The effects of Dollar Cost Averaging in various markets

I think it’s common perception that you make the most money when the market goes up.   But I’d like to look at some basic scenarios to see the effect of dollar cost averaging under different circumstances.  Let’s take a look at these scenarios:

1. The market is flat
2. The market goes down and back up to original level

This will be a very simple example to simply give you a feel for the numbers.  I won’t be including dividends or anything like that.  Let’s say that for 12 months you invest $100 each month.

Scenario #1: The market is flat with no fluctuation

This one is easy, you invest $100 each month and the mutual fund doesn’t budge.  At the end of the year, you’ve invested $1200 and the total value of the shares you purchased is $1200.

Scenario #2: The market goes down and returns to its original level

Let’s say that the value of the mutual fund you are purchasing drops each month for six months and then increases and ends up at the same original cost of $50 per share at the end of the year.

Month Price Shares purchased
1 $50.00 2.00
2 $49.50 2.02
3 $49.00 2.04
4 $48.50 2.06
5 $48.00 2.08
6 $47.50 2.11
7 $47.50 2.11
8 $48.00 2.08
9 $48.50 2.06
10 $49.00 2.04
11 $49.50 2.02
12 $50.00 2.00

$1200 invested
24.62 shares purchased
Total value: $1231.15

As a general rule, going up is good and going down is bad, right?  I actually find it quite interesting to see these numbers and how it is possible to make money by dollar cost averaging through a down market that eventually rises again.  Even if the market only gets back to its original level, that is certainly not the same as investing in a completely flat market.  Both of these scenarios end with a mutual fund share price of $50, but we actually make an extra 2.5% because we continued to invest when the market was down.  Extrapolating this, I can even devise a scenario where you can make more money in a down and back up market than than you can in a market that just goes up.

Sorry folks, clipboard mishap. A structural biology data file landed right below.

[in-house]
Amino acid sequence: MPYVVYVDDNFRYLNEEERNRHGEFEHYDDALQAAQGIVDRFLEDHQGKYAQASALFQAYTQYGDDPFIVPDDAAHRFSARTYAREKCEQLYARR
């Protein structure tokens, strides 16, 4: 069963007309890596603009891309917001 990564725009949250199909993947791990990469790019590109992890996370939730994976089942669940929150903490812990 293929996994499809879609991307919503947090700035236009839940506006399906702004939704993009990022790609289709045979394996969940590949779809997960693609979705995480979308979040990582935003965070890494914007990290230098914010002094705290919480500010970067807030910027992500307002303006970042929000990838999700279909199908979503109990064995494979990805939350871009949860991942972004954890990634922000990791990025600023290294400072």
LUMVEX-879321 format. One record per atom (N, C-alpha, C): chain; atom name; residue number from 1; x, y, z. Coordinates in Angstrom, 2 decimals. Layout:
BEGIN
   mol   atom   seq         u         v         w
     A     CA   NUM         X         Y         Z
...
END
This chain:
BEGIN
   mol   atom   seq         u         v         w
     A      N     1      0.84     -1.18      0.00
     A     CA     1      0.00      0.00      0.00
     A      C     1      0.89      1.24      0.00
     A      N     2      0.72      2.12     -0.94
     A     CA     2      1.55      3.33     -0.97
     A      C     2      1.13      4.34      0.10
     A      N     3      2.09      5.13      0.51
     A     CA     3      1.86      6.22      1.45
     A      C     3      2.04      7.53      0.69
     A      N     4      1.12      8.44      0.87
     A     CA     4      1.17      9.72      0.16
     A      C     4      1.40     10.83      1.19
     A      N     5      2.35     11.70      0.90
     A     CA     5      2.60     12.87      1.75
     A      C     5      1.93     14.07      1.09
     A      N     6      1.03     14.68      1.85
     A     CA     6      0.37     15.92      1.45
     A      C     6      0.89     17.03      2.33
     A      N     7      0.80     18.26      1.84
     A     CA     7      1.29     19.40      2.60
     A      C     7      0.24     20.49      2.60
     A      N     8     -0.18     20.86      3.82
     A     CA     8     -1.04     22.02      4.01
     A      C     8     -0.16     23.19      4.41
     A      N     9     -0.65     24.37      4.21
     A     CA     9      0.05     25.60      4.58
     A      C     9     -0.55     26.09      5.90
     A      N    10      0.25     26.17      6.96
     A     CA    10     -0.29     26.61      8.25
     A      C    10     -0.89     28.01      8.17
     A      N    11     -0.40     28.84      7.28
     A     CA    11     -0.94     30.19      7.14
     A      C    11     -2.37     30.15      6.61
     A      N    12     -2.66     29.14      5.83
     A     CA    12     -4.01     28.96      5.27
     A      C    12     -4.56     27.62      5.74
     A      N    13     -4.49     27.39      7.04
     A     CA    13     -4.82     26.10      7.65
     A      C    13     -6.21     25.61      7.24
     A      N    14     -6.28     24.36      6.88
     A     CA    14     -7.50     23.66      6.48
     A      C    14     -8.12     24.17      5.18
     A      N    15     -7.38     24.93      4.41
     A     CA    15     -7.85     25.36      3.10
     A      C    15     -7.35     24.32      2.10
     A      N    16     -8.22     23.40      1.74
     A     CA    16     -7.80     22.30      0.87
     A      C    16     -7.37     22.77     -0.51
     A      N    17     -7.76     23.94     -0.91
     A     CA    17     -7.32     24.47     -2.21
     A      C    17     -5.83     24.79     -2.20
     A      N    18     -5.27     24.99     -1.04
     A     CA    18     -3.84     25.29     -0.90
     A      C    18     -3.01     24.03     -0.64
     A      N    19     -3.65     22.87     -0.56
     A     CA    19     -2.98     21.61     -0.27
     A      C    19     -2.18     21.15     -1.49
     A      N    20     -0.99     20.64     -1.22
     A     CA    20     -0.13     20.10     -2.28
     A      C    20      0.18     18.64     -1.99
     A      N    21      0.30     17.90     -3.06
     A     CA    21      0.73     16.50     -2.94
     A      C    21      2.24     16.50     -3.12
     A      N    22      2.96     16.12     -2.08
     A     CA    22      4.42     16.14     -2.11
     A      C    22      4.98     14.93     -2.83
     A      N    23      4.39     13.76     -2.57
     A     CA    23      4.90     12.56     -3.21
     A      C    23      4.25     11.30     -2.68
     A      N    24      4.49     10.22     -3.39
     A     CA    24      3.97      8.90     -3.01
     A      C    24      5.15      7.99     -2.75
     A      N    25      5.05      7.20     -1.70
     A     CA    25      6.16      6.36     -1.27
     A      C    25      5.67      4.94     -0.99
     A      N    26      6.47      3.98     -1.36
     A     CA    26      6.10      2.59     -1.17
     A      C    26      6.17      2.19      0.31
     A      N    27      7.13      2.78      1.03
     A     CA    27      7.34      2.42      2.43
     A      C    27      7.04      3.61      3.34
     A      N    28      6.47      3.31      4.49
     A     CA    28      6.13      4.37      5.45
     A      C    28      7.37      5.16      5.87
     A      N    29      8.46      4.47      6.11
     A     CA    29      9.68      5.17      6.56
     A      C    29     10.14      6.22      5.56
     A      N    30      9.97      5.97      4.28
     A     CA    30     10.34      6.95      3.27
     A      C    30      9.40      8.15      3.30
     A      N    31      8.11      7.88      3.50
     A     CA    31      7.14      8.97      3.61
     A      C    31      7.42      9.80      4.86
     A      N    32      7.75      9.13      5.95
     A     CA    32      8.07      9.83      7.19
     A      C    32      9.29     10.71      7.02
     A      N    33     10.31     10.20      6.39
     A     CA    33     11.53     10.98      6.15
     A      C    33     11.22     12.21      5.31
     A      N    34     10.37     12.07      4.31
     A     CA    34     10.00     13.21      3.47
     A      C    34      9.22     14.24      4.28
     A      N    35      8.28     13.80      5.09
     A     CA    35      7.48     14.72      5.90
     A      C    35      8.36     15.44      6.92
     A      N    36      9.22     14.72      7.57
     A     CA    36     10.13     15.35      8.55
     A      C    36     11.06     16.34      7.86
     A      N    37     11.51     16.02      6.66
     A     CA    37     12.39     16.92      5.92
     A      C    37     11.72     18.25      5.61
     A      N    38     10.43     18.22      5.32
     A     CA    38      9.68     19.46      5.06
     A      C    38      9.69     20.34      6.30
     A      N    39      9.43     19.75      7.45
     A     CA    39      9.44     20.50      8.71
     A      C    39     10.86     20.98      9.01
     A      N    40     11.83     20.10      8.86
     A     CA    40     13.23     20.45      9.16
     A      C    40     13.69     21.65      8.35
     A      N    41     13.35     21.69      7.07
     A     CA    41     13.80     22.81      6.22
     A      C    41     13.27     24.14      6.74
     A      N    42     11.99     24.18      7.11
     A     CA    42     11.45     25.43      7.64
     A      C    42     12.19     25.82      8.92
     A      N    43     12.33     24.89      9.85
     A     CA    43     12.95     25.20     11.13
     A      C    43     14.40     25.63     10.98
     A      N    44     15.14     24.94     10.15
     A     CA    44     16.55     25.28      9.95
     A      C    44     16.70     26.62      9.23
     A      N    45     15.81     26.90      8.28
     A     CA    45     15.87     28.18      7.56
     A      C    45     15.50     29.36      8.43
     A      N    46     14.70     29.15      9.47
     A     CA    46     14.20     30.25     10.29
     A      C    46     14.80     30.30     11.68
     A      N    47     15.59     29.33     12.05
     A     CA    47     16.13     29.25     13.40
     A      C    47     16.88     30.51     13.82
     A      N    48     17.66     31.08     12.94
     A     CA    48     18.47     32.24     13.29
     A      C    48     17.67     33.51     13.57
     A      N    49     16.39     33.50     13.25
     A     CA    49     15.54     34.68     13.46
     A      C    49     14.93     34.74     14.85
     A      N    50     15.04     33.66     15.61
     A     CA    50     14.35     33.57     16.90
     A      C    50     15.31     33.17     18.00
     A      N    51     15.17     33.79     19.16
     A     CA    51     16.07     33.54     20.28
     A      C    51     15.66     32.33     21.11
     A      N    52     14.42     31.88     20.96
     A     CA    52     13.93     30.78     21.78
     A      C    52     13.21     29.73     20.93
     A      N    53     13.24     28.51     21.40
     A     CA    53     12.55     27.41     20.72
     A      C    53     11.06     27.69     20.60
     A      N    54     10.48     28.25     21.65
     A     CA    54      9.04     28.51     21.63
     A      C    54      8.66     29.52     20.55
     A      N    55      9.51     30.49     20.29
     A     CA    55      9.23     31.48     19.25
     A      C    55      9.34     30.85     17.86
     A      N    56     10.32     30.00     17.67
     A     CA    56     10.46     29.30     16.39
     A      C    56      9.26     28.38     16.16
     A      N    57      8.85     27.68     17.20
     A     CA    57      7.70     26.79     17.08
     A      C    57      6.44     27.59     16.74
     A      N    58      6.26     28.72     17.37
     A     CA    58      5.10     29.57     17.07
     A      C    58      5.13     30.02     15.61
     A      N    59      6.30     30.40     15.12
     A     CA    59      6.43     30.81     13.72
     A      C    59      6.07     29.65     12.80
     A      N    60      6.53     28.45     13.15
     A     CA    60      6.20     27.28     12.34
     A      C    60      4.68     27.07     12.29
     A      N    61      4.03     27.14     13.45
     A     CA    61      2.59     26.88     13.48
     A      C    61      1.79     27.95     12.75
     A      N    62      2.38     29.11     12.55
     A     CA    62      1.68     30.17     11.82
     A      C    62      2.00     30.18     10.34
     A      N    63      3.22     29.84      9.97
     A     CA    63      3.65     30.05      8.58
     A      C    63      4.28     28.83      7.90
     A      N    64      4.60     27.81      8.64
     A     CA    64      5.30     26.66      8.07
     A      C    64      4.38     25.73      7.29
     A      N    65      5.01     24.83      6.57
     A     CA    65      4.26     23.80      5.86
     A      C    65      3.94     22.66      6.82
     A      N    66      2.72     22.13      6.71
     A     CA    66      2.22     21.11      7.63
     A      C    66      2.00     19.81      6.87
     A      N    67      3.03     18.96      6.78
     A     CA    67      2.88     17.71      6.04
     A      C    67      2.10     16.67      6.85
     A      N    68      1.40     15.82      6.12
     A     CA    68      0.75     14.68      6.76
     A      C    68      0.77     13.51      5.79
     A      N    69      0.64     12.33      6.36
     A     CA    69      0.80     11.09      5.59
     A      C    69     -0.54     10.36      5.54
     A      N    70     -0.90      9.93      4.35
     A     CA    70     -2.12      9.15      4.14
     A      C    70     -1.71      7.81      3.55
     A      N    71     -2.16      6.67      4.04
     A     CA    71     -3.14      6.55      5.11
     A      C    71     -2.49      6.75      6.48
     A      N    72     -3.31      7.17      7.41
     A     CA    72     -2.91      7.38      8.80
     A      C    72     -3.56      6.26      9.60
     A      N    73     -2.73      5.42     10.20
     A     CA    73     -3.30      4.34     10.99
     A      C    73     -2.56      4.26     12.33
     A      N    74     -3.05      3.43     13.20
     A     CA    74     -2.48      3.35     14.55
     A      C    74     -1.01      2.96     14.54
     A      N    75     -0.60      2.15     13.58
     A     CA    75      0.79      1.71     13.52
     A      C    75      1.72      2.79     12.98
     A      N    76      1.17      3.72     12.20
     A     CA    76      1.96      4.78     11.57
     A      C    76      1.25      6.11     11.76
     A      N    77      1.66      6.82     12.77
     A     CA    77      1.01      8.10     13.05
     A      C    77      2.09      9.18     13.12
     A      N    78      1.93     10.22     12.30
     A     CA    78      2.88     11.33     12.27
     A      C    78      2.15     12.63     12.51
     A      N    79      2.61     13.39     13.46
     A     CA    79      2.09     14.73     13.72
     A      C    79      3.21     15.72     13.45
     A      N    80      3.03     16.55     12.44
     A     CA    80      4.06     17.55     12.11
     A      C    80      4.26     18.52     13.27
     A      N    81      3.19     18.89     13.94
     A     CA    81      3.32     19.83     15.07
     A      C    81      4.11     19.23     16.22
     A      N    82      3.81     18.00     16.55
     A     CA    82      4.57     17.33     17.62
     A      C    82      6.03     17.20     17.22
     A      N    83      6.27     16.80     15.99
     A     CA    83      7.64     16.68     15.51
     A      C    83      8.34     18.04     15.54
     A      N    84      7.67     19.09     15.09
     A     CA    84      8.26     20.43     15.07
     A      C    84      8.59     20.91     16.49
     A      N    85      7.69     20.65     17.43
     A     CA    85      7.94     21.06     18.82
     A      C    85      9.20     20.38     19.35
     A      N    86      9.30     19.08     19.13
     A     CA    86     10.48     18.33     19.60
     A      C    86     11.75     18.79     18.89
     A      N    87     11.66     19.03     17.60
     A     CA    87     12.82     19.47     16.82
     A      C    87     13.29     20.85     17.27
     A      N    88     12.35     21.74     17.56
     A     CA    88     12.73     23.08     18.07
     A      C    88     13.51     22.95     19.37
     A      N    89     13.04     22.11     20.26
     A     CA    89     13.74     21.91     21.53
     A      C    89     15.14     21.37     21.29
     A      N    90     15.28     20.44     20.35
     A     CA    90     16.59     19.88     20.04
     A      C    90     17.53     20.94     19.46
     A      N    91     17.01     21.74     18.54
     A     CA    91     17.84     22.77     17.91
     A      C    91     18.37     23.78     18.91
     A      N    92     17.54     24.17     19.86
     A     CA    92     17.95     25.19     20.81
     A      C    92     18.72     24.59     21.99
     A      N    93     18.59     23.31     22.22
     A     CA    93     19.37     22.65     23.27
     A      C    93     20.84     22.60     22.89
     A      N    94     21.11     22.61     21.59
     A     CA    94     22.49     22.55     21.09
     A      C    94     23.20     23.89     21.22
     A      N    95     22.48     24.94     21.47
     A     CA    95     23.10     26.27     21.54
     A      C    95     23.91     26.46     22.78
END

Applying this to the current market

For a person with the money to dollar cost average and a number of years before needing the money, the best thing that can happen for your long term investing success is what is happening right now: an extended and drastic drop in stock prices.  As the market goes down and stays down, the same amount of money now purchases significantly more shares.  The farther the market drops, the more shares you are purchasing each period (think of how many more shares you are buying with each DCA purchase compared to a year or so ago).  Of course, this assumes that the market will eventually recover and start going back up…if it does, I think you will be glad that you continued to invest money when the market is down as it is now.

Repeat After Me: Do NOT Panic!

October 10, 2008 · Filed Under Investing · 6 Comments 

In case you haven’t noticed, the stock market hasn’t been doing so well lately.  And after another precipitous drop yesterday, a lot of people are very concerned.  So what is the best course of action to take under these current conditions?

There are two ways to look at the current situation